'The pedlar should keep him from eating my cabbages,' said Nur Mahomed; 'if he comes this evening here again I'll cut off his tail for him!' Whereupon he went off indoors, whistling cheerfully. It happened that this neighbour was one of those people who make mischief by talking too much; so, meeting the pedlar in the 'serai,' or inn, that evening, he told him what had occurred, and added: 'Yes; and the young spitfire said that if beating the donkey would not do, he would beat you also, and cut your nose off for a thief!' A few days later, the pedlar having moved on, two men appeared in the village inquiring who it was who had threatened to ill-treat and to murder an innocent pedlar. They declared that the pedlar, in fear of his life, had complained to the king; and that they had been sent to bring the lawless person who had said these things before the king himself. Of course they soon found out about the donkey eating Nur Mahomed's cabbages, and about the young man's hot words; but although the lad assured them that he had never said anything about murdering anyone, they replied they were ordered to arrest him, and bring him to take his trial before the king. So, in spite of his protests, and the wails of his mother, he was carried off, and in due time brought before the king. Of course Nur Mahomed never guessed that the supposed pedlar happened to have been the king himself, although nobody knew it.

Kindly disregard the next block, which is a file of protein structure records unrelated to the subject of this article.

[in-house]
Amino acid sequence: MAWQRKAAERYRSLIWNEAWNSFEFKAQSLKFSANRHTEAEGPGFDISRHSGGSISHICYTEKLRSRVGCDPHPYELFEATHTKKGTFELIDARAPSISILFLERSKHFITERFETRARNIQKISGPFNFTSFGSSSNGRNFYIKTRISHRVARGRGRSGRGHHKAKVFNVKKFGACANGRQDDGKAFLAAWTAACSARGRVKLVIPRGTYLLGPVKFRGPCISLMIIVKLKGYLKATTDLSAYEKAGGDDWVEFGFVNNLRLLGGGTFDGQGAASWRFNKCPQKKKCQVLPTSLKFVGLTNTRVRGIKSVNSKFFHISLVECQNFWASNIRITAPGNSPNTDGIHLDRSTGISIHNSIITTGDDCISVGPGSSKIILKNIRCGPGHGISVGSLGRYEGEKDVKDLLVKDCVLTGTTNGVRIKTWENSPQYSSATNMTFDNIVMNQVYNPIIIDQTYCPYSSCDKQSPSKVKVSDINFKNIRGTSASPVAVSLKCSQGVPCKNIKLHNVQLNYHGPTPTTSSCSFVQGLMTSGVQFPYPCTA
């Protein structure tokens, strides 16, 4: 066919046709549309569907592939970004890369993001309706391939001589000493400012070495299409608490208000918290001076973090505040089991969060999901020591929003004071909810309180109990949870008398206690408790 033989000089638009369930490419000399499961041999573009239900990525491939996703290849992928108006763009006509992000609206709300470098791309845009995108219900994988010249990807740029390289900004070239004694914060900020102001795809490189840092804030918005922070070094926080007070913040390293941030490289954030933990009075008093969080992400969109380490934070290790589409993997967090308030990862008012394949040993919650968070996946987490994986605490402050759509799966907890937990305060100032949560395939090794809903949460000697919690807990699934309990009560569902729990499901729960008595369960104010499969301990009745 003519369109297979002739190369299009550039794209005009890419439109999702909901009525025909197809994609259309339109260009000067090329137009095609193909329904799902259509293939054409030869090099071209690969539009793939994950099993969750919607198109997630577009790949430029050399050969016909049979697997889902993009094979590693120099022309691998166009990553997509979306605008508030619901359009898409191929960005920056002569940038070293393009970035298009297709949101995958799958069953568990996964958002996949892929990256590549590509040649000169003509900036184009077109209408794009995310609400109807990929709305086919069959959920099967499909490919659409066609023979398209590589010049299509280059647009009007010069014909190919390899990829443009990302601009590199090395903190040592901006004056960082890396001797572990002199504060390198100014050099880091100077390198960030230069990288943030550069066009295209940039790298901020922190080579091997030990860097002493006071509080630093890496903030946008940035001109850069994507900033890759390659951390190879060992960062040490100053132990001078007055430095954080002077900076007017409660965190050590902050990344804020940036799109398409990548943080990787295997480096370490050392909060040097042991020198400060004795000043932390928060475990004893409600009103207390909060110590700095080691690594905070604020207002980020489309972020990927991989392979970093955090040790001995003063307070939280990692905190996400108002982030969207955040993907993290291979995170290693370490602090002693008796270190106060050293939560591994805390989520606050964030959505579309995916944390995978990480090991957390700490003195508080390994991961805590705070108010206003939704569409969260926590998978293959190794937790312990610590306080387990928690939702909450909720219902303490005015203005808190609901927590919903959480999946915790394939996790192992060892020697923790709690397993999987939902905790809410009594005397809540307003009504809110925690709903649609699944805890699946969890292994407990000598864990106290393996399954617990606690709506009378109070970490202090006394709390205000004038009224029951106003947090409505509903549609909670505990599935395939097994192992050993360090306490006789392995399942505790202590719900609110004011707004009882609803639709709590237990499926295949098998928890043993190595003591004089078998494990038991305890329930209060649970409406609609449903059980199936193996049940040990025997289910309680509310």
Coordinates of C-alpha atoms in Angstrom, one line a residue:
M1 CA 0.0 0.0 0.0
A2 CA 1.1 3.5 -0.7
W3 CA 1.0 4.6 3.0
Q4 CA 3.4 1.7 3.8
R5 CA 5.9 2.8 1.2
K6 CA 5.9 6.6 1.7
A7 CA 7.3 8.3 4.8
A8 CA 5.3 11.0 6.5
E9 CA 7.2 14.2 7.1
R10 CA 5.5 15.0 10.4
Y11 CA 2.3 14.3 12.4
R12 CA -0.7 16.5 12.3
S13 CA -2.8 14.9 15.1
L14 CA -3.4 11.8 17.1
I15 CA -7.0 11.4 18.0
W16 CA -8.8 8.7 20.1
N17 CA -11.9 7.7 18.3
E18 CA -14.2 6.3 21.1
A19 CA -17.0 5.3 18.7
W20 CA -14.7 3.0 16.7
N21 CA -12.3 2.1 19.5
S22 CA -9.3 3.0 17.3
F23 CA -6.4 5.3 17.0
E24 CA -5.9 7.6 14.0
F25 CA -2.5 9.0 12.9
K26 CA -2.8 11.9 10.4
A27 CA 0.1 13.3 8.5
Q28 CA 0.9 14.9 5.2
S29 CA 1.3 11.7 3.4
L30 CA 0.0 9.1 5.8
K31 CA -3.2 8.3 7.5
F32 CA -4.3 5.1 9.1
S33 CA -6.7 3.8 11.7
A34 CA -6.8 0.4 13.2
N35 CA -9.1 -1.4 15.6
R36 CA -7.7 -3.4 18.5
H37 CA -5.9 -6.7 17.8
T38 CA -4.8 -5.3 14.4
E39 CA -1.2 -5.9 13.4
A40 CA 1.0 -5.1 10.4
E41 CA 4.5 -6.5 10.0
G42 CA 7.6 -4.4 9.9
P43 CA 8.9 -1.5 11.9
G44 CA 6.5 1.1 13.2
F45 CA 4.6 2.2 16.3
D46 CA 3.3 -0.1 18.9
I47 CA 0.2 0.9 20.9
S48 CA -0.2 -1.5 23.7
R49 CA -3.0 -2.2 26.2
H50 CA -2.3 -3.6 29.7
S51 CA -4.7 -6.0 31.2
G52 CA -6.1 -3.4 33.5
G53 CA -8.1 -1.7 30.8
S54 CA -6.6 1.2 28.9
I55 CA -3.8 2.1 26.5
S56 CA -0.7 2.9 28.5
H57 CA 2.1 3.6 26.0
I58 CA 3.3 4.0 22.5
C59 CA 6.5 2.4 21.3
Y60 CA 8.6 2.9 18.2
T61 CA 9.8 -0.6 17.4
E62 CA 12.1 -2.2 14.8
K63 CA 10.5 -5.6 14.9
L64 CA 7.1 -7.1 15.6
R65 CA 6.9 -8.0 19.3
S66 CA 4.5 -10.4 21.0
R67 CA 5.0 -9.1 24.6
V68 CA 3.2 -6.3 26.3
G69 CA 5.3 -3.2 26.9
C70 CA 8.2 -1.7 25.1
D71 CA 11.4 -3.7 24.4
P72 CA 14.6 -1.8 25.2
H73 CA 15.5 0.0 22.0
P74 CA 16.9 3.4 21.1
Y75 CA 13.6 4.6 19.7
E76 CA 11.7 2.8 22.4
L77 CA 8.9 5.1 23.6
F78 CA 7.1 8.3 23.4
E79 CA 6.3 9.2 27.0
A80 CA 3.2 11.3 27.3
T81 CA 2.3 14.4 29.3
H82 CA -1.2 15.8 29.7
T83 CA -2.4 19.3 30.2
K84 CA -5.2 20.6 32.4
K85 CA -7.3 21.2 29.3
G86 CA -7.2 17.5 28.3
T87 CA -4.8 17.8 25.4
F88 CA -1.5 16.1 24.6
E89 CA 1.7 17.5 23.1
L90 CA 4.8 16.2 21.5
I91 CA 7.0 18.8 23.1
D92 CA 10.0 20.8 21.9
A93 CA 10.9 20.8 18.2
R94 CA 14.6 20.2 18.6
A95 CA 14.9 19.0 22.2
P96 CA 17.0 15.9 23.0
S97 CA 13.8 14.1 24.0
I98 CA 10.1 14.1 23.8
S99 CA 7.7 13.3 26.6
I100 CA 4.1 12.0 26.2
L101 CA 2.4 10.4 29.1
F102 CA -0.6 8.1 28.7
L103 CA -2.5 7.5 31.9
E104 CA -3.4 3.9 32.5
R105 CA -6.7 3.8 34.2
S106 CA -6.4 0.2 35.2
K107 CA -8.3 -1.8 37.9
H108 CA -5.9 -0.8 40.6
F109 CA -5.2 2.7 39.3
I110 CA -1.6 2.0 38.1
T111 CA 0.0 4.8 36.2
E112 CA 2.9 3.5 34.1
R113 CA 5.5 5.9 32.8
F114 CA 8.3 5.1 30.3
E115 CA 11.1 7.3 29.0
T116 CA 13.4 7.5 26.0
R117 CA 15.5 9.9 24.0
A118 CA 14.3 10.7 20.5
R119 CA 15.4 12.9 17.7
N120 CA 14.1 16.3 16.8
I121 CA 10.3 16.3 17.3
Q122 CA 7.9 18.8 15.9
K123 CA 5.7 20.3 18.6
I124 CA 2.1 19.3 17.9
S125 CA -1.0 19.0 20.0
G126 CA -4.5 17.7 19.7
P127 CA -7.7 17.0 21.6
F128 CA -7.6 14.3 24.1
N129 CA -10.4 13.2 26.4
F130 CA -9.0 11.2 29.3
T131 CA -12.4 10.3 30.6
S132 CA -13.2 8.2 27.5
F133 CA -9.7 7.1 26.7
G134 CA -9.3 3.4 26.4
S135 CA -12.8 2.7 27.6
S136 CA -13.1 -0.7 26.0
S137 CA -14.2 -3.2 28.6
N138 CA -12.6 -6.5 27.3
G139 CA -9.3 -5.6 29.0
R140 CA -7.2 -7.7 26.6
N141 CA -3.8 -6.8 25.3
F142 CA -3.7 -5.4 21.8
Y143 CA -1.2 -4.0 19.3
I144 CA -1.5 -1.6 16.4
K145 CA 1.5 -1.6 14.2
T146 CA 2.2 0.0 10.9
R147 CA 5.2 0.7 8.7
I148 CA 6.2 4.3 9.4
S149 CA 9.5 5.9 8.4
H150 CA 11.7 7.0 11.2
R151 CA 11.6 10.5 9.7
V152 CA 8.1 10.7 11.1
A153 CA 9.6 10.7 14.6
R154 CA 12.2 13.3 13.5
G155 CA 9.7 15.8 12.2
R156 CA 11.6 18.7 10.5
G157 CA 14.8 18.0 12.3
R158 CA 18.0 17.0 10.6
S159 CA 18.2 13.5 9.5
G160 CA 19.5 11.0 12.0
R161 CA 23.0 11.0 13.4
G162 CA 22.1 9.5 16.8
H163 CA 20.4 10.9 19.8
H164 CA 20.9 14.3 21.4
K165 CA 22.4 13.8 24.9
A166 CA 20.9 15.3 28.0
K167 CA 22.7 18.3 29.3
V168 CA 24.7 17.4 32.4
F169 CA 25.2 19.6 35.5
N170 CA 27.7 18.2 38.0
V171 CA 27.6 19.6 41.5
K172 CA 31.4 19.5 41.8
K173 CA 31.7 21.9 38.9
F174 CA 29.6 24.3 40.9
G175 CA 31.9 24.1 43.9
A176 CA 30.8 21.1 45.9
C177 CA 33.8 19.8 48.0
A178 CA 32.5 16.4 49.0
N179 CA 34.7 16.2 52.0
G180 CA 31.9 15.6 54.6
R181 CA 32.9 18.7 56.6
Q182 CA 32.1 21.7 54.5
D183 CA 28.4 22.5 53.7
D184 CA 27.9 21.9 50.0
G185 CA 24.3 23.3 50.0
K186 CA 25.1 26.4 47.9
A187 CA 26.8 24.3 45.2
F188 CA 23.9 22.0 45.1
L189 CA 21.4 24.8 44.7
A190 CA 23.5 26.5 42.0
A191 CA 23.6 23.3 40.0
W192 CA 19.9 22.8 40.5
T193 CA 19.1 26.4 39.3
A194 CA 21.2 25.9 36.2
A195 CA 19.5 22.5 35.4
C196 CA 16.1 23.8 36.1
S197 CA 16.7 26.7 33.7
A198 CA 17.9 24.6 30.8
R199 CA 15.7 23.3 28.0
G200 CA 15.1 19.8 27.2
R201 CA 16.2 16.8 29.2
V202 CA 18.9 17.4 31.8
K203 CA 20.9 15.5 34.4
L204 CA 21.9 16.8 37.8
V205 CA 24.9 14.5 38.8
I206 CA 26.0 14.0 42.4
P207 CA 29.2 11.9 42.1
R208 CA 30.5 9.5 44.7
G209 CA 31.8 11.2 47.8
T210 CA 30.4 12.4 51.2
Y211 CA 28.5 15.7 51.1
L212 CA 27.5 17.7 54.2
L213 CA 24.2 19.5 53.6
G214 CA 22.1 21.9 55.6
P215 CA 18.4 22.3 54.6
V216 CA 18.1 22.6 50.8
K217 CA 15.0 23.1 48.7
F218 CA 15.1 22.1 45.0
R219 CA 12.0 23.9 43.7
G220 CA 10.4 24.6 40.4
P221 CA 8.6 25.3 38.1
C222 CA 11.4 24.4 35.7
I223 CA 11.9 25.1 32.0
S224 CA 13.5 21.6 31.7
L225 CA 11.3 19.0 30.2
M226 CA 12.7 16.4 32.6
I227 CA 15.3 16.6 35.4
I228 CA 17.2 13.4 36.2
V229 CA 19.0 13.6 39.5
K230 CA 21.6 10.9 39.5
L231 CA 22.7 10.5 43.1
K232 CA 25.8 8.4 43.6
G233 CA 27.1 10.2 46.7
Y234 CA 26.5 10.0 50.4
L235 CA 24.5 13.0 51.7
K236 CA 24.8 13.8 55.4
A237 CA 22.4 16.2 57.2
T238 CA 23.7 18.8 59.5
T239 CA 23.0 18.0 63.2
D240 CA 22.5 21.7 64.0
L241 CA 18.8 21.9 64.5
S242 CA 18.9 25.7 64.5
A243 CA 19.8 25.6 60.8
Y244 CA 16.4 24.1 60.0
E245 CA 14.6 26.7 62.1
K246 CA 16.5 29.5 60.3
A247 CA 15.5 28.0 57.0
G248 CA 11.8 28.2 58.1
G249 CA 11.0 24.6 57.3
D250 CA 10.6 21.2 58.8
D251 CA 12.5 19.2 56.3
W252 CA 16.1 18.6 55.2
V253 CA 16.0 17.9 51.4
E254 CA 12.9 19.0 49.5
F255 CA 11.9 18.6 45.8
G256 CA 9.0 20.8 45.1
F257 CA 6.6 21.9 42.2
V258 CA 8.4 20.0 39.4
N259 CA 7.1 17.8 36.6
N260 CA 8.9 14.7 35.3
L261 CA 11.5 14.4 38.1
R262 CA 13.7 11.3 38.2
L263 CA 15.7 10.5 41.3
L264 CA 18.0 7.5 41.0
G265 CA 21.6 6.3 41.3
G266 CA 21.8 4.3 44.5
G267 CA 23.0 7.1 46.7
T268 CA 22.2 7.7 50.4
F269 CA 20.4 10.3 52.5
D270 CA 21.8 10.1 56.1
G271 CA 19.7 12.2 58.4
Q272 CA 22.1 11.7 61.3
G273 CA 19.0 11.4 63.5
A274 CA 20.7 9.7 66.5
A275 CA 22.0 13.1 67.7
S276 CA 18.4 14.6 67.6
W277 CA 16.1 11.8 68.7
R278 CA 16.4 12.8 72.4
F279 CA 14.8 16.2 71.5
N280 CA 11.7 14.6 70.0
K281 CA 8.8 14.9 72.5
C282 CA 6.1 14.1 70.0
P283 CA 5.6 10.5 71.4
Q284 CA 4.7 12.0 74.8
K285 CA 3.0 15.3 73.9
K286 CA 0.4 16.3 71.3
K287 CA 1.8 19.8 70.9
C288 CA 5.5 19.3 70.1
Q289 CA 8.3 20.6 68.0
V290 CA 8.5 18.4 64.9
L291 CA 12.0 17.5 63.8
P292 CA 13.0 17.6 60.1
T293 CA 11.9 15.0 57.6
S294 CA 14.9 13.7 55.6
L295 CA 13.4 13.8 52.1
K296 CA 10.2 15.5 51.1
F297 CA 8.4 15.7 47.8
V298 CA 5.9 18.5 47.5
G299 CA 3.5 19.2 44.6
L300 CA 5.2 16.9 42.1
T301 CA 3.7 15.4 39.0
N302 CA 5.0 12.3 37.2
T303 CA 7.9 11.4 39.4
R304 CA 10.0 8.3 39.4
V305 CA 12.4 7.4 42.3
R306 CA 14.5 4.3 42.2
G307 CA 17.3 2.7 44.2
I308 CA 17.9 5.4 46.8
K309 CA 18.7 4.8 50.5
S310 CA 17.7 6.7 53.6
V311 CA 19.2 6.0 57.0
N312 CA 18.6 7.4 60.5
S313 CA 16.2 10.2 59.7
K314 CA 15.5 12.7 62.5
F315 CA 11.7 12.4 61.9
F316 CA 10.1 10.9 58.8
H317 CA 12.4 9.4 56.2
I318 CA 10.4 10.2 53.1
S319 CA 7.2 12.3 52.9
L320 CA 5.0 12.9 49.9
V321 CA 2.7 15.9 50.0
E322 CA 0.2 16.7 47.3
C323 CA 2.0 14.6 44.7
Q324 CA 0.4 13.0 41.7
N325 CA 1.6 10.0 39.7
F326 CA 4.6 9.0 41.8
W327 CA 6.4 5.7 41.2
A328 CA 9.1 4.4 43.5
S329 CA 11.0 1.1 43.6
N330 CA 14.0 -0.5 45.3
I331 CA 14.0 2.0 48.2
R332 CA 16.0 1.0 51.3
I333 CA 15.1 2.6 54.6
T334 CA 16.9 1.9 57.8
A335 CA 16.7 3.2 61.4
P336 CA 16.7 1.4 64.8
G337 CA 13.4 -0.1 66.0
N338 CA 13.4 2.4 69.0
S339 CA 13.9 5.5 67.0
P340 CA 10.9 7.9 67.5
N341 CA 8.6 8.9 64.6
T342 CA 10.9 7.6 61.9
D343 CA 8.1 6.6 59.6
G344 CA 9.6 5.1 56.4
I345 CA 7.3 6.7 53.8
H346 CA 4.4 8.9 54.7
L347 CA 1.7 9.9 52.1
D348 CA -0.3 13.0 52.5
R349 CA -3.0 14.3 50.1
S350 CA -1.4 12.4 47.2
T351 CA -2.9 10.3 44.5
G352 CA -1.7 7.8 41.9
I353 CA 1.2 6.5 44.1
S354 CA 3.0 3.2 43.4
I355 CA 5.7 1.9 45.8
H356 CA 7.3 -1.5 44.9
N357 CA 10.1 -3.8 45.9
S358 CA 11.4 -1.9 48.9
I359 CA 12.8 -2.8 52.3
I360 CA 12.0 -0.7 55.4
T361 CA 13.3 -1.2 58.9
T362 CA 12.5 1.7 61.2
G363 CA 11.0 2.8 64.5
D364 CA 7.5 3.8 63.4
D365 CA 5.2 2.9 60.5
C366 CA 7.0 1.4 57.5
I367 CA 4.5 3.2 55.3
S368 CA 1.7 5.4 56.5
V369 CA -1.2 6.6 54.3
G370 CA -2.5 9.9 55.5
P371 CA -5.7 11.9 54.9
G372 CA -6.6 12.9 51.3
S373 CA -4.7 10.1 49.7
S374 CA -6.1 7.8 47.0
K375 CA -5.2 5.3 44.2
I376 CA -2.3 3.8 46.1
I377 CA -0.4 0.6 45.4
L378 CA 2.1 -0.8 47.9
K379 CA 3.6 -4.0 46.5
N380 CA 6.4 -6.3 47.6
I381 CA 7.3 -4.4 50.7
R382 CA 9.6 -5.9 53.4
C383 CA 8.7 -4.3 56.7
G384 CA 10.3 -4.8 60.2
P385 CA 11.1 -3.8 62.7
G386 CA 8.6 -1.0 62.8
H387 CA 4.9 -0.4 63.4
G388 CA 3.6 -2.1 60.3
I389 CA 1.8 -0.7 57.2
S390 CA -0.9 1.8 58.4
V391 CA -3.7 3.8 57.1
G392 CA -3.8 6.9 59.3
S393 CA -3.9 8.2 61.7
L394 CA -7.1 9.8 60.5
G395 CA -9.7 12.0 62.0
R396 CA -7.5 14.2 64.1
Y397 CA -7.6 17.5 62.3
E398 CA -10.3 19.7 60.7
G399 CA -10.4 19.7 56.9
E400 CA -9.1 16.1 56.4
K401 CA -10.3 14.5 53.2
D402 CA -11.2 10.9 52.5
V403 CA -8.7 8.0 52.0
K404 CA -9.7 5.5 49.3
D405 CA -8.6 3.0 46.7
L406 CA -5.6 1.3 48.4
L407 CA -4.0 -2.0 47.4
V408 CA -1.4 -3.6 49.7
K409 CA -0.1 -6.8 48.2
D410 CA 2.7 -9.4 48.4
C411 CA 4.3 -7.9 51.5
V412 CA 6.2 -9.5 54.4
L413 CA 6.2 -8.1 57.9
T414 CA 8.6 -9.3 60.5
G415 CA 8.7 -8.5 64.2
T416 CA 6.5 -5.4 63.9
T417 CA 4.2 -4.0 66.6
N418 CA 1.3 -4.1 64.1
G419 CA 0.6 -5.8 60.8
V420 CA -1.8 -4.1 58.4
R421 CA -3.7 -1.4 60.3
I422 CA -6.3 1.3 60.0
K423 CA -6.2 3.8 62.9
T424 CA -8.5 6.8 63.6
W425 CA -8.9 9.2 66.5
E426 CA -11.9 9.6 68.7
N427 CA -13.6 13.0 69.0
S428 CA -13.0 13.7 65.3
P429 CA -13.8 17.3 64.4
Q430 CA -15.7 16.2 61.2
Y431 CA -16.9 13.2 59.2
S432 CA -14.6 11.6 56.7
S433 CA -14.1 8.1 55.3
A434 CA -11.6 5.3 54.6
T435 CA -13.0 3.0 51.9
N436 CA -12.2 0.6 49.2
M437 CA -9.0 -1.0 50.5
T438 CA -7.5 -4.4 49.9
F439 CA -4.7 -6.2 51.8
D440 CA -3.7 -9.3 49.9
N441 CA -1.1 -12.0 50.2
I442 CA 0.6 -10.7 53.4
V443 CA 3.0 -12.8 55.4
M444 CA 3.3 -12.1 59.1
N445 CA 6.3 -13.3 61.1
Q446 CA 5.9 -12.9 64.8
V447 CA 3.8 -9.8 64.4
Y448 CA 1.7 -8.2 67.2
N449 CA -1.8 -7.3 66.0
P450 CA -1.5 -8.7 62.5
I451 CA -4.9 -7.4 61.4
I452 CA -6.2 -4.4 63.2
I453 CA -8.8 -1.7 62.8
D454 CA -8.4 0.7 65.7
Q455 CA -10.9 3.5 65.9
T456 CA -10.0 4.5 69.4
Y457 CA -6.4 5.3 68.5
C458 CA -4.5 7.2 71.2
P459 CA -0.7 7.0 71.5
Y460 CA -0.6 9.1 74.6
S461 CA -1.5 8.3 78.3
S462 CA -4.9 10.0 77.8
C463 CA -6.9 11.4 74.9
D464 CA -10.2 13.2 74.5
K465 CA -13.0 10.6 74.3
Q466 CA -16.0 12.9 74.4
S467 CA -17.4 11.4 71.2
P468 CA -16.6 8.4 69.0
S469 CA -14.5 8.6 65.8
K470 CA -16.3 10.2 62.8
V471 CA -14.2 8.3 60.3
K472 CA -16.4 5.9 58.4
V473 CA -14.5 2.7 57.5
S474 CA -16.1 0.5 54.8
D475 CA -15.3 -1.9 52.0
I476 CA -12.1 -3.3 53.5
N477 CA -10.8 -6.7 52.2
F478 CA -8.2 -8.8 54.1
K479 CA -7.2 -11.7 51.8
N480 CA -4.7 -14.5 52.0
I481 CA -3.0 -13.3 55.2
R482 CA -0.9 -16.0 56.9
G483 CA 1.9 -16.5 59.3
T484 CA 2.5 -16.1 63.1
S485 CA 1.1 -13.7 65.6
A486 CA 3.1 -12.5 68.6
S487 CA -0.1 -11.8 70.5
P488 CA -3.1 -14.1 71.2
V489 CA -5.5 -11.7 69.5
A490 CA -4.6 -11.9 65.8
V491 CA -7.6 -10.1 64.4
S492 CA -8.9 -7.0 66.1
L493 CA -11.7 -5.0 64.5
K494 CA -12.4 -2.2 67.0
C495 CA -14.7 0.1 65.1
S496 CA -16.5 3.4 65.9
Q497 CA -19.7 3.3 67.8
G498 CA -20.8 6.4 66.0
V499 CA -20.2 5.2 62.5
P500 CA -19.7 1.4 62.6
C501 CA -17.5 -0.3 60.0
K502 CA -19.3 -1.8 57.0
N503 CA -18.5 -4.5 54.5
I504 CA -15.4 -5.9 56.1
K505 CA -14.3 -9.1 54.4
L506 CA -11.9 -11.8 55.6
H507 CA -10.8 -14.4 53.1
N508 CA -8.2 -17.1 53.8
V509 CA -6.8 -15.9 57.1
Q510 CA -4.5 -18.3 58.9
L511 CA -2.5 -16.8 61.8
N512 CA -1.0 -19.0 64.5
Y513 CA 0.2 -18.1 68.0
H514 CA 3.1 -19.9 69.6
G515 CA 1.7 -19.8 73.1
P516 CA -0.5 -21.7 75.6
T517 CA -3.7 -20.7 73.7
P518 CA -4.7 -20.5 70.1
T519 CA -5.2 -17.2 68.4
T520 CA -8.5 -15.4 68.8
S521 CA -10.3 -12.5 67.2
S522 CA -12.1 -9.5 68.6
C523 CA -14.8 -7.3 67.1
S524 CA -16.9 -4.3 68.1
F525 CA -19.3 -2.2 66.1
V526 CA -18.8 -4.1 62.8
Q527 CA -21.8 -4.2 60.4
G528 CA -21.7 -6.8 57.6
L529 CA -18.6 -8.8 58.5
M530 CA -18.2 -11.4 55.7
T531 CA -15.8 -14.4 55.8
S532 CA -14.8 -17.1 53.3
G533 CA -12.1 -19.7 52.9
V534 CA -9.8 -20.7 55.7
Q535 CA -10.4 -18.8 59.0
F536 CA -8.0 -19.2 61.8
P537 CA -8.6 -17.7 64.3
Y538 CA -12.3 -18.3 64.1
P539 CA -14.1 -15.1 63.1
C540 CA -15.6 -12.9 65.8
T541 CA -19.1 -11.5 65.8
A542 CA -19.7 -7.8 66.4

But as he was very angry at what he had been told, he declared that he was going to make an example of this young man, and intended to teach him that even poor travelling pedlars could get justice in HIS country, and be protected from such lawlessness. However, just as he was going to pronounce some very heavy sentence, there was a stir in the court, and up came Nur Mahomed's old mother, weeping and lamenting, and begging to be heard. The king ordered her to speak, and she began to plead for the boy, declaring how good he was, and how he was the support of her old age, and if he were put in prison she would die. The king asked her who she was. She replied that she was his mother. 'His mother?' said the king; 'you are too old, surely, to have so young a son!' Then the old woman, in her fright and distress, confessed the whole story of how she found the baby, and how she rescued and brought him up, and ended by beseeching the king for mercy. It is easy to guess how, as the story came out, the king looked blacker and blacker, and more and more grim, until at last he was half fainting with rage and astonishment. This, then, was the baby he had left to die, after cruelly murdering his mother! Surely fate might have spared him this! He wished he had sufficient excuse to put the boy to death, for the old hermit's prophecy came back to him as strongly as ever; and yet the young man had done nothing bad enough to deserve such a punishment. Everyone would call him a tyrant if he were to give such an order--in fact, he dared not try it!